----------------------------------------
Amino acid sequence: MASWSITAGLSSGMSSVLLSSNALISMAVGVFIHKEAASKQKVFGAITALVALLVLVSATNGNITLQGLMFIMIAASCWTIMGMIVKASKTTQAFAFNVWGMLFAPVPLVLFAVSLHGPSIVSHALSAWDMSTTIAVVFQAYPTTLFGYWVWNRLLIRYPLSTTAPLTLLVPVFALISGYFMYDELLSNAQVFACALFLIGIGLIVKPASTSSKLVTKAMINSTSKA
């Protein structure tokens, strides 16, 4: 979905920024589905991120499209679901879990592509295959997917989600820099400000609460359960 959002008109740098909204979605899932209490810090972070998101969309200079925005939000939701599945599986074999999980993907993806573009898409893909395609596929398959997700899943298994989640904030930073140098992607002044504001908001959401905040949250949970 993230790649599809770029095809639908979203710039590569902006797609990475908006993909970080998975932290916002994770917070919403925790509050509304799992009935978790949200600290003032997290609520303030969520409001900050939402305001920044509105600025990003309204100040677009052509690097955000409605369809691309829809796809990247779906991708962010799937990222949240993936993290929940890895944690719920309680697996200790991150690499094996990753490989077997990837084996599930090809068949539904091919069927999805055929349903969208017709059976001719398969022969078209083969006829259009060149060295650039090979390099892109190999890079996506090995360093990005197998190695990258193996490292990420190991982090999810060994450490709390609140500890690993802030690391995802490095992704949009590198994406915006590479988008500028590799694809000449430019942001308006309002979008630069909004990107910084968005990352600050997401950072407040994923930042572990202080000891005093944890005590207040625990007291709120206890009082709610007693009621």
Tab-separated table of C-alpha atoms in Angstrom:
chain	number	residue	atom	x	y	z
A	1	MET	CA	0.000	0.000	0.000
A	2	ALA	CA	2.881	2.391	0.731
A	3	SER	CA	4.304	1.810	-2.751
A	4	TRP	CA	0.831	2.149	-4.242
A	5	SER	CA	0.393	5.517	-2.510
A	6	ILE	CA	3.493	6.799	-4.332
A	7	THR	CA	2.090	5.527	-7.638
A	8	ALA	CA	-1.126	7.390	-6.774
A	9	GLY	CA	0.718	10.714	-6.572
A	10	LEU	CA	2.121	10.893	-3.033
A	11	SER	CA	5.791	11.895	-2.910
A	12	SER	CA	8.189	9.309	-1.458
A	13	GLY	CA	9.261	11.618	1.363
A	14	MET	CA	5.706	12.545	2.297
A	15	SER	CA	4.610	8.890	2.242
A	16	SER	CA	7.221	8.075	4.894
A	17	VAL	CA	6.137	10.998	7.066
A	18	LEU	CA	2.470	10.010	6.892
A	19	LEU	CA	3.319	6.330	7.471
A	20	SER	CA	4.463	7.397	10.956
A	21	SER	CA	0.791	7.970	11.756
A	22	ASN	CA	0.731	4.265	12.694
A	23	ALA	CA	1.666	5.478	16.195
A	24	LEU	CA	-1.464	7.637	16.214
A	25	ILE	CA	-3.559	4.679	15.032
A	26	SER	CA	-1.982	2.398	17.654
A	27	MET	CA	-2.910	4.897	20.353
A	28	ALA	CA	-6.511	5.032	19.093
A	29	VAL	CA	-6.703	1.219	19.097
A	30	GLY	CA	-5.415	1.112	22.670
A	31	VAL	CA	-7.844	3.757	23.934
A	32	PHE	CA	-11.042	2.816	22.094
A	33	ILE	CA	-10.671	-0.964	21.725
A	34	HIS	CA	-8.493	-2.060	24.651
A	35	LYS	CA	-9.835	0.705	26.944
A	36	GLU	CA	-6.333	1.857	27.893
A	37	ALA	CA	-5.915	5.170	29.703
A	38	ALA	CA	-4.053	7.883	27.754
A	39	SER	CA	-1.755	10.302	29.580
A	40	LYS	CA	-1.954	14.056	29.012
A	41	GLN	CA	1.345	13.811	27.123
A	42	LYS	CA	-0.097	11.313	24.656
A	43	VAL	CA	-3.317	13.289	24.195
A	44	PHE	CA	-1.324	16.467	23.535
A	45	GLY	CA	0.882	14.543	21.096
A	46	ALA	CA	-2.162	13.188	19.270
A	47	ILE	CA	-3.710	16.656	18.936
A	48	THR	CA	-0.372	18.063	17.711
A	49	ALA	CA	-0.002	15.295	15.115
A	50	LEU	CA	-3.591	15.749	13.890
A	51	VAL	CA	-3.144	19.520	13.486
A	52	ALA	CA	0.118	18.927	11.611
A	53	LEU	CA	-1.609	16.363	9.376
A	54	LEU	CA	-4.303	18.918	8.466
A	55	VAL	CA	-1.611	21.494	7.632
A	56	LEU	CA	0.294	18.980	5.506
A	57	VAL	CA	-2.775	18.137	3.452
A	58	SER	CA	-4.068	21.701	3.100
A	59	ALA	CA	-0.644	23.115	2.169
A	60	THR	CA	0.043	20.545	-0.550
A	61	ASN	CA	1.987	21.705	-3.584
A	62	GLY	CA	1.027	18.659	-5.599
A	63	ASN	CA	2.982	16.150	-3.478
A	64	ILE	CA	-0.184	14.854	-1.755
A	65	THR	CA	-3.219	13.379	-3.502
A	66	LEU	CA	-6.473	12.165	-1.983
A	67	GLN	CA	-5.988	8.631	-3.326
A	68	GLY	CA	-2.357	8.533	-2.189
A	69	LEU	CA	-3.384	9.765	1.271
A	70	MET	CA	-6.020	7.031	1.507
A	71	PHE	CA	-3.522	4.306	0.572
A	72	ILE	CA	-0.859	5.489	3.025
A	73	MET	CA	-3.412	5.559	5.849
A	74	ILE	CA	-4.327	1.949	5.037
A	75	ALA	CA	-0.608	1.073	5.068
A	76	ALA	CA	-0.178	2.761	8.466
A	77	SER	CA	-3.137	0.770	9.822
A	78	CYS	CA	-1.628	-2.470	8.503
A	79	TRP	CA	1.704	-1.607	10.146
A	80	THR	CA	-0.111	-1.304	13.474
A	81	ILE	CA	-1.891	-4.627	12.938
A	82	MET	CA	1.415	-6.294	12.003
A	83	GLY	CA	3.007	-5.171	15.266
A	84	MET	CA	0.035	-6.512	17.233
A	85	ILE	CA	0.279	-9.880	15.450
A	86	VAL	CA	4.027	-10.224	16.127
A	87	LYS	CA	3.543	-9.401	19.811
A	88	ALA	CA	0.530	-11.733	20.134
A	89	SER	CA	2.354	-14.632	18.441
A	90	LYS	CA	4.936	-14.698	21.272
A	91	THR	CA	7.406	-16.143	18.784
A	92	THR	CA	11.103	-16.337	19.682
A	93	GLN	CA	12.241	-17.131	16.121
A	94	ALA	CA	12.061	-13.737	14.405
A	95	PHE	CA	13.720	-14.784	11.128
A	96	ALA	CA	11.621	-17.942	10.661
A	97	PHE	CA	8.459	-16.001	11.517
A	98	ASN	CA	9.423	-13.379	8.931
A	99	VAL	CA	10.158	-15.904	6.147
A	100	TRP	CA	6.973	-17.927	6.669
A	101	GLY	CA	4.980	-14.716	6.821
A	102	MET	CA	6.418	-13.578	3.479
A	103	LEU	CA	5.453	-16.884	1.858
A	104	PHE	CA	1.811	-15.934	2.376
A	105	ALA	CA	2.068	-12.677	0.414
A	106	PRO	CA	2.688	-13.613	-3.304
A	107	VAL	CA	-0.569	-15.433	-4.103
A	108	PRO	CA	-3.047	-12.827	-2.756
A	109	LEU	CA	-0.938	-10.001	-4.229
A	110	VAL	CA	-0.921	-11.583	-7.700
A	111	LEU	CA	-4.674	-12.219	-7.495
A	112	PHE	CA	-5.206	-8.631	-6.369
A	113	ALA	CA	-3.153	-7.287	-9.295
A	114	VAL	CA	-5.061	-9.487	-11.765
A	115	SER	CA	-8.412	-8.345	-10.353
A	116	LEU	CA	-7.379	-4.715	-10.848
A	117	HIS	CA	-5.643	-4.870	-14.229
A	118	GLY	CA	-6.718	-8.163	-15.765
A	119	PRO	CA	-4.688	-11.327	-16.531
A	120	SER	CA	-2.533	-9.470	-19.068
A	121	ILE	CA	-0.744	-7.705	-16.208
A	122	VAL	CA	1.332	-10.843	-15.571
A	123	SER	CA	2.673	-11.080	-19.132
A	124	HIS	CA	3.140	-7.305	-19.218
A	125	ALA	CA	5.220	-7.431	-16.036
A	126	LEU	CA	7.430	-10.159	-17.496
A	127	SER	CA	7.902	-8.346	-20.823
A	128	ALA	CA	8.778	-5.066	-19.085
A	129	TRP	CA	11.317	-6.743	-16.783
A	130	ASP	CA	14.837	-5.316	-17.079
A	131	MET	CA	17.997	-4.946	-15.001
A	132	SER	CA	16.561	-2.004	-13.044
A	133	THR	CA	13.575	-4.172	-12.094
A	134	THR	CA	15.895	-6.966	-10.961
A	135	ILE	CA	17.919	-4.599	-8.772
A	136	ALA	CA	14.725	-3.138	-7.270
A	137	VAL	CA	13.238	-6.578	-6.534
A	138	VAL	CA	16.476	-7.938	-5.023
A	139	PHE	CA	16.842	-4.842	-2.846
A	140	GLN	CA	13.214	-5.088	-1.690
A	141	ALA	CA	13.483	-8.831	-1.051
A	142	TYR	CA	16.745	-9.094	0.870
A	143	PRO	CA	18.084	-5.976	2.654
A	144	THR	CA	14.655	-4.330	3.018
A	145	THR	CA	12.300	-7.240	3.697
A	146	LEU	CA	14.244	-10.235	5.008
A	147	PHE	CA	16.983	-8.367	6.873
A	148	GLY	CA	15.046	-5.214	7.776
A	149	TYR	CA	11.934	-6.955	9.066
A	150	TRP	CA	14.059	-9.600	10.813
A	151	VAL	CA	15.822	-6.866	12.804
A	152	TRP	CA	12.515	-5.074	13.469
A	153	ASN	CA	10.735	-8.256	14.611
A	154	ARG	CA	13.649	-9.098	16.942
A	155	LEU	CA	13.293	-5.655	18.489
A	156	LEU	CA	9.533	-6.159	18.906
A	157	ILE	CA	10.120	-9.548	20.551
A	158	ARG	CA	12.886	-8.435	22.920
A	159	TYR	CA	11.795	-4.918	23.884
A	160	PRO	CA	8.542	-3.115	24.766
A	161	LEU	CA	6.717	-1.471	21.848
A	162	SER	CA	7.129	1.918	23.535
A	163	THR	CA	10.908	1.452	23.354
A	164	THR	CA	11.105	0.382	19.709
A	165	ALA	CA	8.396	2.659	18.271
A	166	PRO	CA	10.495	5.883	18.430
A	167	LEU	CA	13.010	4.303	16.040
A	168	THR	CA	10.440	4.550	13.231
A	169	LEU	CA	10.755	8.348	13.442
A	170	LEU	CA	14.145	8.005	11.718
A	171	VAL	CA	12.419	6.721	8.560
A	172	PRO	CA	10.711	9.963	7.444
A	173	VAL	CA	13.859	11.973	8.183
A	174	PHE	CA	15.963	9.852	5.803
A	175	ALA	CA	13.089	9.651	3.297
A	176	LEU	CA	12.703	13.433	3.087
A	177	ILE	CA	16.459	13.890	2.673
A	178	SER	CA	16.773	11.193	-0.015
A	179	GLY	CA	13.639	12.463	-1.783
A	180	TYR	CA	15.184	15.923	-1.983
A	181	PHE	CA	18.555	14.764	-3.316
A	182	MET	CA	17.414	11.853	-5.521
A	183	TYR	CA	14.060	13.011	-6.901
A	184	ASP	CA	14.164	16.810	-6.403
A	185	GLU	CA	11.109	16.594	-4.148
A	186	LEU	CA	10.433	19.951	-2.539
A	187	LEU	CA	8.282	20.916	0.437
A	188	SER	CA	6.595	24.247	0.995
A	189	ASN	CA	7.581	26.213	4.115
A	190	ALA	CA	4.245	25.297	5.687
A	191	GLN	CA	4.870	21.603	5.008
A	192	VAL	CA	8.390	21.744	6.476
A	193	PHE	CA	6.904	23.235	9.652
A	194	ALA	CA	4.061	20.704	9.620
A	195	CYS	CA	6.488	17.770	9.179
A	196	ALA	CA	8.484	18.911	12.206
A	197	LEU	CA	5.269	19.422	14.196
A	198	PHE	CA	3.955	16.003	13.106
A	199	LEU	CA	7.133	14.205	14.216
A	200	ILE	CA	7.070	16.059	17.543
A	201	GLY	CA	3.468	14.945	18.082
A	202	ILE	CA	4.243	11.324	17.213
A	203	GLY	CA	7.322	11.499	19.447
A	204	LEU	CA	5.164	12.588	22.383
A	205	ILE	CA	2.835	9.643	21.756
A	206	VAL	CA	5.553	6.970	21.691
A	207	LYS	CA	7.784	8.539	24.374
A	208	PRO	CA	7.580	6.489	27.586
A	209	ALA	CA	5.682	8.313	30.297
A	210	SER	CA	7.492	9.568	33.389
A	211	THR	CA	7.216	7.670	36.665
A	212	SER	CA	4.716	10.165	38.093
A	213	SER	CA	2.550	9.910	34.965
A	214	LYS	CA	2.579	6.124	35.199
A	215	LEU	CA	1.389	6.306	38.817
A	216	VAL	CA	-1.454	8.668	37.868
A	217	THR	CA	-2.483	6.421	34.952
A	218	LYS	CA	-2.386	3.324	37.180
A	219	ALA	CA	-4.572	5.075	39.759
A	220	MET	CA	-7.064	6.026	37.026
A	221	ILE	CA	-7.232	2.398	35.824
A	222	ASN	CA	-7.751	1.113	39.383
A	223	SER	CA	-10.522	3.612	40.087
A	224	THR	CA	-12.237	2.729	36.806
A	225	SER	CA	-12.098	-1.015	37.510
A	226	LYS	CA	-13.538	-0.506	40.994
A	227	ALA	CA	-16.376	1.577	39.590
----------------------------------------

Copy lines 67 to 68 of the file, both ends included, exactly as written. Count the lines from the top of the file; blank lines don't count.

A	63	ASN	CA	2.982	16.150	-3.478
A	64	ILE	CA	-0.184	14.854	-1.755